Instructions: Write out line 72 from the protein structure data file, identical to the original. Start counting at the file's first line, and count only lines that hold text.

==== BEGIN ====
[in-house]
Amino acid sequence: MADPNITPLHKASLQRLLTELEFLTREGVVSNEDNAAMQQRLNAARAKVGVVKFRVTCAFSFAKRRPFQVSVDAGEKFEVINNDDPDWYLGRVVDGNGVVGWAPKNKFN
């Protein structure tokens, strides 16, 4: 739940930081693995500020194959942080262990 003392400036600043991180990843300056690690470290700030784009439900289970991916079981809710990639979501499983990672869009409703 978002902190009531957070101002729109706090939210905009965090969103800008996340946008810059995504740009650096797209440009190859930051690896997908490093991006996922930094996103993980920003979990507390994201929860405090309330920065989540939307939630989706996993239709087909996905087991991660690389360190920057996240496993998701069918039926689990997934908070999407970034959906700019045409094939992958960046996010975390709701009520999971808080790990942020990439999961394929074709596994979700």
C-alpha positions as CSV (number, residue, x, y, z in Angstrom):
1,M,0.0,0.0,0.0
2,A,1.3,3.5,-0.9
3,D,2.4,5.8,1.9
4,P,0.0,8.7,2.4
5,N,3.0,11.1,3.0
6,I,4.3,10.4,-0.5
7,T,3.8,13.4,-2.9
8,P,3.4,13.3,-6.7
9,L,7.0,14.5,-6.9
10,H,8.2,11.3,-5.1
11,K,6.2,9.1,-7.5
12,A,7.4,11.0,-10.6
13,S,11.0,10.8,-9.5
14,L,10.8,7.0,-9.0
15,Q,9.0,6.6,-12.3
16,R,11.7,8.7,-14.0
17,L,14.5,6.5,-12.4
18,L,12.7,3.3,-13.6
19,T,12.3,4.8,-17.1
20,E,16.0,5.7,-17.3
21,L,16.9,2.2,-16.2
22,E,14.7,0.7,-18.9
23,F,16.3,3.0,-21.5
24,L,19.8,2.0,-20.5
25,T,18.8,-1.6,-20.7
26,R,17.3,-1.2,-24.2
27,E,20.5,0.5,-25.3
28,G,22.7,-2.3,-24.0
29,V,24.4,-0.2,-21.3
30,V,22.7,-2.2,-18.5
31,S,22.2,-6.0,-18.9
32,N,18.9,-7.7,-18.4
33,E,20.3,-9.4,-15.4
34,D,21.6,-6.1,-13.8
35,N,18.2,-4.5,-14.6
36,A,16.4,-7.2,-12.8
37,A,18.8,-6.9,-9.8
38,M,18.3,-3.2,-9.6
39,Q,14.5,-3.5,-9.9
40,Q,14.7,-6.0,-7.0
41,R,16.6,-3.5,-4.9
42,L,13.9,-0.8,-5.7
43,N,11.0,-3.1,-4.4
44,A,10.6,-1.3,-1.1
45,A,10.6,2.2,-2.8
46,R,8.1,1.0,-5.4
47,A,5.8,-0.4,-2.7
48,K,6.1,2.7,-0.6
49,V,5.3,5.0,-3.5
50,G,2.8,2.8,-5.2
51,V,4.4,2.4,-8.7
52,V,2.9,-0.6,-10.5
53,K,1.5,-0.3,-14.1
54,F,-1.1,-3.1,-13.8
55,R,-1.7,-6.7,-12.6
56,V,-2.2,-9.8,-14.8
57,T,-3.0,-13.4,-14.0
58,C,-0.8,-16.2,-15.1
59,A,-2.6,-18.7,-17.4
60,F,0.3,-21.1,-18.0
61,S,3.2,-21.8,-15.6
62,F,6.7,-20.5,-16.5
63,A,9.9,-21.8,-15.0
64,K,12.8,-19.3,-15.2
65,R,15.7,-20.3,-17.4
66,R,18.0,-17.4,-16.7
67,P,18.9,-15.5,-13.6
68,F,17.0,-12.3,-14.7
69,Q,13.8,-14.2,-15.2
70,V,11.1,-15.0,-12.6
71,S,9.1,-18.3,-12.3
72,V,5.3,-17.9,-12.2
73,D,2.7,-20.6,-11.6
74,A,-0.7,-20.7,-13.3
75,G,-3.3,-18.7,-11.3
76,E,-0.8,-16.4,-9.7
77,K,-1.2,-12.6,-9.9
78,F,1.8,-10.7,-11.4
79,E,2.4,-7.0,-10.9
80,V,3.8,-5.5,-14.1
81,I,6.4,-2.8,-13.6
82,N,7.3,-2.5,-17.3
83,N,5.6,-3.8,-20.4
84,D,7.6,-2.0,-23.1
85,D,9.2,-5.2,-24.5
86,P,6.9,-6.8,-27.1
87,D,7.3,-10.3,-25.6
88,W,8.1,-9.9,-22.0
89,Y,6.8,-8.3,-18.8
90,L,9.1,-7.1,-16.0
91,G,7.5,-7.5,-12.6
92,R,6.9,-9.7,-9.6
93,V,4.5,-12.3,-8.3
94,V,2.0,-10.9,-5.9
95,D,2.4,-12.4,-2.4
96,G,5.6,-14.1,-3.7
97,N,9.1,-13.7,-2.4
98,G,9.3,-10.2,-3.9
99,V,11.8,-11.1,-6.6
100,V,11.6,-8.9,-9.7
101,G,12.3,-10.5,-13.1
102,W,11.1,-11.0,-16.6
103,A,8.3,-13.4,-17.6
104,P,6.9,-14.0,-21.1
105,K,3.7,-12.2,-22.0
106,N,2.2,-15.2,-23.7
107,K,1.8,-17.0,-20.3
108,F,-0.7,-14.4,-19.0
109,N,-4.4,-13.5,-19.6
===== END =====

68,F,17.0,-12.3,-14.7